(iii) analytic approach by using algebra or calculus.

We will use a guessing method to show why the formal definition of a limit is a necessity.

**Example**. Use a table to guess the values of $$ L=\lim_{x\to 0}\frac{2\sqrt{x+1}-x-2}{x^2}. $$

**Solution**. From the table $$ \begin{array}{c|cccccc} x & -0.1 & -0.01 & -0.001 & 0 & 0.001 & 0.005 \\ \hline f(x) & -0.2633 & -0.2513 & -0.2501 & \text{undefined} & -0.2499 & -0.2494 \end{array} $$ The number $L$ is suggested to be $-0.25.$ Interestingly, if you try ${x=0.0000001}$ just to make sure you have taken numbers close enough to 0, you may find that the calculator gives the value 0. Does this mean that the limit is 0? No, the calculator may give you a false answer because when $x$ is small enough (like $0.0000001$) then $2\sqrt{x+1}-x-2$ seems like 0. But in fact $f(0.0000001)$ is not equal to 0. The point is, using technology to verify a computation can lead to misunderstanding; and in fact, a formal definition of a limit is needed.

Using the formal definition of a limit, we can prove what the value of the limit is without any doubt. This type of proof is usually called an epsilon-delta proof since the formal definition is usually stated with the greek letters $\epsilon $ (epsilon) and $\delta $ (delta).

**Example**. Use tables of values to find the limit $$ \lim_{x\to 0}\left(x^3+\frac{\cos 5x}{10,000}\right). $$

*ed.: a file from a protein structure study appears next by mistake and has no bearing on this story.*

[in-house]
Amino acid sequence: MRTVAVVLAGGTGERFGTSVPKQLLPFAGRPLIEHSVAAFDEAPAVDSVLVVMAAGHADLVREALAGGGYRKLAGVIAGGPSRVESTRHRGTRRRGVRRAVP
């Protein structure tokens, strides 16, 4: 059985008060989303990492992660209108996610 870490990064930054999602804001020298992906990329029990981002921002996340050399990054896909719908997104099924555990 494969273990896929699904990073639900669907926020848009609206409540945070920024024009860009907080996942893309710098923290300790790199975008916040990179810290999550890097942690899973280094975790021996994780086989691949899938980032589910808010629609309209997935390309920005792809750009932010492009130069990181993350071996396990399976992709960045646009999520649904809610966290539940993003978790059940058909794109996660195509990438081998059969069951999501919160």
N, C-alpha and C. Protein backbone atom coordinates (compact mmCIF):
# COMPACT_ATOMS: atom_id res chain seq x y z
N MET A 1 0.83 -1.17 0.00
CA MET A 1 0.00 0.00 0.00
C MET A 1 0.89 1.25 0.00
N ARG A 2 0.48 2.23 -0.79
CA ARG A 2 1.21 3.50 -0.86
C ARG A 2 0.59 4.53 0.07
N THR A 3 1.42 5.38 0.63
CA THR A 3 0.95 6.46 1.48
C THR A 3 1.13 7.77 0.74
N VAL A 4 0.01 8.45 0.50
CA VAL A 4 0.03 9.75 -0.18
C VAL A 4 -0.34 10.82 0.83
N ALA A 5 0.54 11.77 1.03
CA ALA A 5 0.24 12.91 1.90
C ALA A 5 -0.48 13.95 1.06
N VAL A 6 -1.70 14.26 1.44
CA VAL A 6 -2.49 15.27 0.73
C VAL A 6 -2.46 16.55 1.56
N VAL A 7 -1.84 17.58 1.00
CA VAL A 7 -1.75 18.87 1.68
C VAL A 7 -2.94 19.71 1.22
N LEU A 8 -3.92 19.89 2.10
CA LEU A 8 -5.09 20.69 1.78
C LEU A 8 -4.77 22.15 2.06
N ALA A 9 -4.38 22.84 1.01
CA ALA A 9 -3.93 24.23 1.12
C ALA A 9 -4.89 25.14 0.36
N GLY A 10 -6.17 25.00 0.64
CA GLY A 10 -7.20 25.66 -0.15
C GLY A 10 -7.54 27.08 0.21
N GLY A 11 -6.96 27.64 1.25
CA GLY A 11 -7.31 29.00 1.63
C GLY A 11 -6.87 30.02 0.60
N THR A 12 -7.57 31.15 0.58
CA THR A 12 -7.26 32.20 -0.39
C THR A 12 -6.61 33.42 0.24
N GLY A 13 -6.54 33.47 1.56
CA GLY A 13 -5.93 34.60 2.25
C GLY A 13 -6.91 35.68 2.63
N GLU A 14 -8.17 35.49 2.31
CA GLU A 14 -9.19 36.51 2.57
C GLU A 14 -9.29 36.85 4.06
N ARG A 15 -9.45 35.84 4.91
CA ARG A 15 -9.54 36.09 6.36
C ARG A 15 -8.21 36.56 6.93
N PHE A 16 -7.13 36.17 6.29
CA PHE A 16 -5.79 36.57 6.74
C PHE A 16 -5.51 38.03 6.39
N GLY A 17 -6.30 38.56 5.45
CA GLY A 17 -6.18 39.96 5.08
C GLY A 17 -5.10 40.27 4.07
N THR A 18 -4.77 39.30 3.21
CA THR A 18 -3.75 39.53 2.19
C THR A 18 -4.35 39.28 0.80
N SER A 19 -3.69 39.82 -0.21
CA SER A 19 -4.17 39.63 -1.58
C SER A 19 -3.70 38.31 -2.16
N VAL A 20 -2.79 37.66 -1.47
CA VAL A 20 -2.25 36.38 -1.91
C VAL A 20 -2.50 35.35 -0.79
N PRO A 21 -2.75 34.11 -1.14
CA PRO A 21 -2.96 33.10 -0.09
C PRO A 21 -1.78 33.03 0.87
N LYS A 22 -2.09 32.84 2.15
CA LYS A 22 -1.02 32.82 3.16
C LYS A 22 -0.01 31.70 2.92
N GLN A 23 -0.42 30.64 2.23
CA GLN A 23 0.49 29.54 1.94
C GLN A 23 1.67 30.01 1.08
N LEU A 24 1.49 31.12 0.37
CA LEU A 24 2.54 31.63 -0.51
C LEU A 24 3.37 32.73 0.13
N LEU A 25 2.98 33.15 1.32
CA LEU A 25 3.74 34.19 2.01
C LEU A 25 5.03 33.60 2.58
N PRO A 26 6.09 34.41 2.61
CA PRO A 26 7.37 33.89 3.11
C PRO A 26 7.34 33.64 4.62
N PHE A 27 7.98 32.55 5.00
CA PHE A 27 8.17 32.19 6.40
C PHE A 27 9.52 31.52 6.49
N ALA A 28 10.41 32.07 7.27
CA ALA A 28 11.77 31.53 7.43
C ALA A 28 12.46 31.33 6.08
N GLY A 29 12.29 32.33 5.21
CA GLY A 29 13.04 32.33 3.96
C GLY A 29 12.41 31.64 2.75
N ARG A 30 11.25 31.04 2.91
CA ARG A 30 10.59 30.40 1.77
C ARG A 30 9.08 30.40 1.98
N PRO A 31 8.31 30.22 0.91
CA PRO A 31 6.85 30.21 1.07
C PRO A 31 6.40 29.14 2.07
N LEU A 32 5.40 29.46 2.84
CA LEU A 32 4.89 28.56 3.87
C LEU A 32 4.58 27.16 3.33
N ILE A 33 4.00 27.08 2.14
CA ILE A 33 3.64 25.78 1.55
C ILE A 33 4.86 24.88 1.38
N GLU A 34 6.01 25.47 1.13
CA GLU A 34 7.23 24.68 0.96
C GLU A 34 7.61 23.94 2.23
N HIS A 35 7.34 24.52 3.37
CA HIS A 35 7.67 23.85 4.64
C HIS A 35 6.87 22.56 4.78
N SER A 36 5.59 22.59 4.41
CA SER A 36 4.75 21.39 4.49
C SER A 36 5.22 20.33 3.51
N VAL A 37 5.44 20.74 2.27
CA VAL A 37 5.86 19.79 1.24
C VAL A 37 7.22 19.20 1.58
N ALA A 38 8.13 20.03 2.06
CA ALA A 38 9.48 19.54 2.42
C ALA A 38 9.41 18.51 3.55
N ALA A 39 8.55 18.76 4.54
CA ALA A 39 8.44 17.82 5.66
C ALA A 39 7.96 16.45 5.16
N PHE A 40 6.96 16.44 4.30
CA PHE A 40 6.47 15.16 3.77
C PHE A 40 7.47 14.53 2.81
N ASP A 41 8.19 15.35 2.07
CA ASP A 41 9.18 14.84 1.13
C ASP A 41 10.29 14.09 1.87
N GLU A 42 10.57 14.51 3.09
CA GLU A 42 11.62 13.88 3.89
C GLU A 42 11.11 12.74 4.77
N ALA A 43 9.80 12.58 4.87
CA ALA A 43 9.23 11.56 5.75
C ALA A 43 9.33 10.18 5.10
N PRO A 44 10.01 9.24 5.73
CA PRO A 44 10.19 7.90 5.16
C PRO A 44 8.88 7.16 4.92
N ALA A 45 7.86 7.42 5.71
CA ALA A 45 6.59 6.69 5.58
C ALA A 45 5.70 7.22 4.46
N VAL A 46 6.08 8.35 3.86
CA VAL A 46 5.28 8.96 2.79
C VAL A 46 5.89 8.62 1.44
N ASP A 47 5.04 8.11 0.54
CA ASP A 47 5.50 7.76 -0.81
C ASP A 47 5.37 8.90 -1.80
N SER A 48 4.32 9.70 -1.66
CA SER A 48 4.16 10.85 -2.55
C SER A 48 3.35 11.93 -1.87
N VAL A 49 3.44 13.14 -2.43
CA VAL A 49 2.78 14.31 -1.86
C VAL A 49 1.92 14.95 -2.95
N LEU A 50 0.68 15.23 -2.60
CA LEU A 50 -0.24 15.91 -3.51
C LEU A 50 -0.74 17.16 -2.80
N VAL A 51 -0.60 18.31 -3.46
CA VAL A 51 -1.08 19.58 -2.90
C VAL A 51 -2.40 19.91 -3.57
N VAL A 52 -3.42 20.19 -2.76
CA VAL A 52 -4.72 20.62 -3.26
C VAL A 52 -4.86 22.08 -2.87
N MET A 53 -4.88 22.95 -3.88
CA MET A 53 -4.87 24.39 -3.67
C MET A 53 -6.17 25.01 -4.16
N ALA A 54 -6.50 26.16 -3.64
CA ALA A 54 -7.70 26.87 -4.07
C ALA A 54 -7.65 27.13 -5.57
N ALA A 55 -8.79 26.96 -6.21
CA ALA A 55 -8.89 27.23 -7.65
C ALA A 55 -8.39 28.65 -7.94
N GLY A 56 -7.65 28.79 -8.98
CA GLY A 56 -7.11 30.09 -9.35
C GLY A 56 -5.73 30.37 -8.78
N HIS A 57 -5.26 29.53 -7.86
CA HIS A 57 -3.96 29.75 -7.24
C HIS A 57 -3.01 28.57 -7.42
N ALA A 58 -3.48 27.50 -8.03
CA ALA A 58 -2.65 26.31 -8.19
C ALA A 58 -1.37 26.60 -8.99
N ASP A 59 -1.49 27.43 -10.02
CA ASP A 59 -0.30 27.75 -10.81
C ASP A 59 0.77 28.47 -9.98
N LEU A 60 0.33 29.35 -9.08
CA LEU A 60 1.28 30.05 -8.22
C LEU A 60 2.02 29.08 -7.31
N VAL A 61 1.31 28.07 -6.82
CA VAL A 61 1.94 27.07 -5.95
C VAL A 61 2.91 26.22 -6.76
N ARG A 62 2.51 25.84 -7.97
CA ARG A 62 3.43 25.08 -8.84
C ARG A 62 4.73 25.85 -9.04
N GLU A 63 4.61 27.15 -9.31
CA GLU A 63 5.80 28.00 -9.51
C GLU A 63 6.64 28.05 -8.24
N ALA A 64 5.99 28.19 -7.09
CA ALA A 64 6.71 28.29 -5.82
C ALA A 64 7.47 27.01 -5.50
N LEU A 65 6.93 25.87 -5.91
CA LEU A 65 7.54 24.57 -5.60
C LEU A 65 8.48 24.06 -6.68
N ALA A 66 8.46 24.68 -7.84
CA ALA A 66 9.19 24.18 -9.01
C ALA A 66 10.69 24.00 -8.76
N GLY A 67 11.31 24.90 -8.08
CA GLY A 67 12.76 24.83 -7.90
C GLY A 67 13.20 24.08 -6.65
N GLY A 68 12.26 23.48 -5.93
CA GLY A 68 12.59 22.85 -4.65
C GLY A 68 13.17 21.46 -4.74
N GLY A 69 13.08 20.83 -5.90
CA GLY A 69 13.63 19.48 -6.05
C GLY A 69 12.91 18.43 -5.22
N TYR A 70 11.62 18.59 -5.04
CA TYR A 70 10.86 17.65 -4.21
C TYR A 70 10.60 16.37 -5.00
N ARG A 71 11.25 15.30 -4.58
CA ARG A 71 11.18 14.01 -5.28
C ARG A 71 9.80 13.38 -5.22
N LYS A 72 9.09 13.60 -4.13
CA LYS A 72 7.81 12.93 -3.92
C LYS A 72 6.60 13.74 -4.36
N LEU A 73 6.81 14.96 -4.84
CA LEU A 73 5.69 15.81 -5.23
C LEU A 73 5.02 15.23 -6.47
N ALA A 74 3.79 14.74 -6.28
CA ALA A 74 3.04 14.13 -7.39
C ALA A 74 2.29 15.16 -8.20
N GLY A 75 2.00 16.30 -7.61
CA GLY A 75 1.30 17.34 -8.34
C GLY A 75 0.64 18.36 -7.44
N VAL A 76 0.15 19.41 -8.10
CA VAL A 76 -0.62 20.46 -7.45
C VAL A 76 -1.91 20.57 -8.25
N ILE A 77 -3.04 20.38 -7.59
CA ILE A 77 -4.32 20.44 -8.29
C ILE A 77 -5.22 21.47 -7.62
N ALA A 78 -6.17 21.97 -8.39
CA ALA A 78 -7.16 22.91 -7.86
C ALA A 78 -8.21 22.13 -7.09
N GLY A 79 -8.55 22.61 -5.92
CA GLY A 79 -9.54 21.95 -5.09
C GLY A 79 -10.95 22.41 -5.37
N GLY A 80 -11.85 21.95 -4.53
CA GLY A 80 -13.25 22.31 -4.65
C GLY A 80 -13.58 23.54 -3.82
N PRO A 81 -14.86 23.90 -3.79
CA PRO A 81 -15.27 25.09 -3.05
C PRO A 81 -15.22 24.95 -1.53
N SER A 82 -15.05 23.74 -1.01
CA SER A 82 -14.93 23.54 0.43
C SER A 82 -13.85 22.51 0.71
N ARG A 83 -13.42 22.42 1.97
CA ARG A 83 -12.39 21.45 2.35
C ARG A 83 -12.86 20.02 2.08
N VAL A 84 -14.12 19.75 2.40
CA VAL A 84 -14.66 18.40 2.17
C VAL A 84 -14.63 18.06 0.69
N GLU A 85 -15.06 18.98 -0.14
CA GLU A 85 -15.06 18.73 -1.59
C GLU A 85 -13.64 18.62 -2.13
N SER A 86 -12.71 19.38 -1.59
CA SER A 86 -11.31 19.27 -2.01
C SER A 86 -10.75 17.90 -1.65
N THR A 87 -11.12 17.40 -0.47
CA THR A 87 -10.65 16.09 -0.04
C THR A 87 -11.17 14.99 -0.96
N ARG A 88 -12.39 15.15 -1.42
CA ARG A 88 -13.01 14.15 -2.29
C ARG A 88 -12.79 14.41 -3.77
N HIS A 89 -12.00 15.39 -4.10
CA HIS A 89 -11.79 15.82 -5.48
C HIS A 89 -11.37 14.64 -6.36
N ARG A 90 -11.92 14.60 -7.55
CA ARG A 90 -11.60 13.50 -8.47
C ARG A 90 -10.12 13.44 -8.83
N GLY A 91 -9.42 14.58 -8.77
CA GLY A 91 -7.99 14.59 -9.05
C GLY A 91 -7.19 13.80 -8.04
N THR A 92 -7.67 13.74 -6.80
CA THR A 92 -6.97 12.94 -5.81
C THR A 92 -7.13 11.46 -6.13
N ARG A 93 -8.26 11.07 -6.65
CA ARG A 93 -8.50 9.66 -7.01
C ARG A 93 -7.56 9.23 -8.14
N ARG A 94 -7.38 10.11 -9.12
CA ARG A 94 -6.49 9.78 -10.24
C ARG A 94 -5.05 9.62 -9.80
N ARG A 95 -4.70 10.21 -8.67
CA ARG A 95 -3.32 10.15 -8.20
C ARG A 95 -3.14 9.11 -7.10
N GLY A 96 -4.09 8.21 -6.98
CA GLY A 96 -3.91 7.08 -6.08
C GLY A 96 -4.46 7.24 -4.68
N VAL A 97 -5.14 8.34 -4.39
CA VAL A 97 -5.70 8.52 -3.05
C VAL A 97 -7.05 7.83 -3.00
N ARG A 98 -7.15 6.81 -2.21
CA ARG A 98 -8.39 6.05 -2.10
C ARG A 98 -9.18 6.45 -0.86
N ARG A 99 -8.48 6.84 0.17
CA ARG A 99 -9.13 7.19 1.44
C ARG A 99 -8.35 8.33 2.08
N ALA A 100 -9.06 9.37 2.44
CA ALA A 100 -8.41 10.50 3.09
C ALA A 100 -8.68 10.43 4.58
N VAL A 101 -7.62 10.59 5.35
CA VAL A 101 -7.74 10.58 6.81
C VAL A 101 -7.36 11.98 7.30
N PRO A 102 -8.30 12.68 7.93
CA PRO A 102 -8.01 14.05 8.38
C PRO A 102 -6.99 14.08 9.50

**Solution**. As before, we construct a table of values. $$ \begin{array}{c|ccccc} x & 1 & 0.5 & 0.1 & 0.05 & 0.01 \\ \hline f(x) & 1.000028 & 0.124920 & 0.001088 & 0.000222 & 0.000101 \end{array} $$ From the table it appears that $$ \lim_{x\to 0}\left(x^3+\frac{\cos 5x}{10,000}\right)=0. $$ However, if we persevere with smaller values of $x,$the next table suggests $$ \lim_{x\to 0}\left(x^3+\frac{\cos 5x}{10,000}\right) =0.0001000=\frac{1}{10,0000} $$ $$ \begin{array}{c|cc} x & 0.005 & 0.001 \\ \hline f(x) & 1.00010009 & 0.00010000 \end{array} $$ In fact, $$ \lim_{x\to 0} \left(x^3+\frac{\cos 5x}{10,000} \right) = \frac{1}{10,0000} $$ which is easily proven once the formal limit definition is used to prove some interesting limit rules and continuity is discussed.

## The Precise Definition of a Limit

**Definition**. Suppose that the domain of $f$ contains points $x$ arbitrarily close to c but different from $c$. Then $$ \lim_{x\to c}f(x)=L $$ means, for all $\epsilon >0$ there exists $\delta >0$, such that $$ |x-c|<\delta \Rightarrow |f(x)-L|<\epsilon $$ for any $x\neq c$ in the domain of $f.$ Concisely, a limit is used to describe the behavior of a function near a point but not at the point. The function need not even be defined at the point. If it is defined there, the value of the function at the point does not affect the limit. Intuitively, $$ \lim_{x\to c}f(x)=L $$ means we can make $f(x)$ as close to $L$ as we wish by taking any $x$ sufficiently close to, but different from $c.$